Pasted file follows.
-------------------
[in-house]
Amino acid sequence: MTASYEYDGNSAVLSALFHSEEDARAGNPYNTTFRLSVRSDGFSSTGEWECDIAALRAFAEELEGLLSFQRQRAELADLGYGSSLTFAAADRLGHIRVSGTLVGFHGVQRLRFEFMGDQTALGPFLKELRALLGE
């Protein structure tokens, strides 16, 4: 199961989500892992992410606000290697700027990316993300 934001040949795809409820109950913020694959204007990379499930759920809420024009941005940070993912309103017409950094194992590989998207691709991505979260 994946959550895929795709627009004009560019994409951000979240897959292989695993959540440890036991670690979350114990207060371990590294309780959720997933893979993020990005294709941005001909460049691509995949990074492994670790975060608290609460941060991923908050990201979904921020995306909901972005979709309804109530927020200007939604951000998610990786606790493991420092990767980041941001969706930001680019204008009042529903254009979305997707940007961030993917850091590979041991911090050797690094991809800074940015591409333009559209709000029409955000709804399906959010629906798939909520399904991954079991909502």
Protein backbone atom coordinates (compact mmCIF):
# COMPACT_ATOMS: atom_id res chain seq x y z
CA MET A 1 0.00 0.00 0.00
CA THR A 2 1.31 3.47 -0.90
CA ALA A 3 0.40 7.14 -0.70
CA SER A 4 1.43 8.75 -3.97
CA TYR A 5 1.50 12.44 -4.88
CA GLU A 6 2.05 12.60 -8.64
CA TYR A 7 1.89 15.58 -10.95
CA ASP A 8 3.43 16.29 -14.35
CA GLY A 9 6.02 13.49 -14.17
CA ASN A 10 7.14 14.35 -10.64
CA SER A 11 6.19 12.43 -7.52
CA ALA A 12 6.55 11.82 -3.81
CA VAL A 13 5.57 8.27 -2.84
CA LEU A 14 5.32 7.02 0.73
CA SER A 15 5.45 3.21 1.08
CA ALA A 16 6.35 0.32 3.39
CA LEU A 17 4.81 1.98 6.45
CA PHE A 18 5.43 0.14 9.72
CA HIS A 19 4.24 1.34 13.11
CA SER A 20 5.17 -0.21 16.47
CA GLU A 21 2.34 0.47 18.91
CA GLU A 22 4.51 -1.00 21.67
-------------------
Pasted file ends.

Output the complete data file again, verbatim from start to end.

[in-house]
Amino acid sequence: MTASYEYDGNSAVLSALFHSEEDARAGNPYNTTFRLSVRSDGFSSTGEWECDIAALRAFAEELEGLLSFQRQRAELADLGYGSSLTFAAADRLGHIRVSGTLVGFHGVQRLRFEFMGDQTALGPFLKELRALLGE
């Protein structure tokens, strides 16, 4: 199961989500892992992410606000290697700027990316993300 934001040949795809409820109950913020694959204007990379499930759920809420024009941005940070993912309103017409950094194992590989998207691709991505979260 994946959550895929795709627009004009560019994409951000979240897959292989695993959540440890036991670690979350114990207060371990590294309780959720997933893979993020990005294709941005001909460049691509995949990074492994670790975060608290609460941060991923908050990201979904921020995306909901972005979709309804109530927020200007939604951000998610990786606790493991420092990767980041941001969706930001680019204008009042529903254009979305997707940007961030993917850091590979041991911090050797690094991809800074940015591409333009559209709000029409955000709804399906959010629906798939909520399904991954079991909502």
Protein backbone atom coordinates (compact mmCIF):
# COMPACT_ATOMS: atom_id res chain seq x y z
CA MET A 1 0.00 0.00 0.00
CA THR A 2 1.31 3.47 -0.90
CA ALA A 3 0.40 7.14 -0.70
CA SER A 4 1.43 8.75 -3.97
CA TYR A 5 1.50 12.44 -4.88
CA GLU A 6 2.05 12.60 -8.64
CA TYR A 7 1.89 15.58 -10.95
CA ASP A 8 3.43 16.29 -14.35
CA GLY A 9 6.02 13.49 -14.17
CA ASN A 10 7.14 14.35 -10.64
CA SER A 11 6.19 12.43 -7.52
CA ALA A 12 6.55 11.82 -3.81
CA VAL A 13 5.57 8.27 -2.84
CA LEU A 14 5.32 7.02 0.73
CA SER A 15 5.45 3.21 1.08
CA ALA A 16 6.35 0.32 3.39
CA LEU A 17 4.81 1.98 6.45
CA PHE A 18 5.43 0.14 9.72
CA HIS A 19 4.24 1.34 13.11
CA SER A 20 5.17 -0.21 16.47
CA GLU A 21 2.34 0.47 18.91
CA GLU A 22 4.51 -1.00 21.67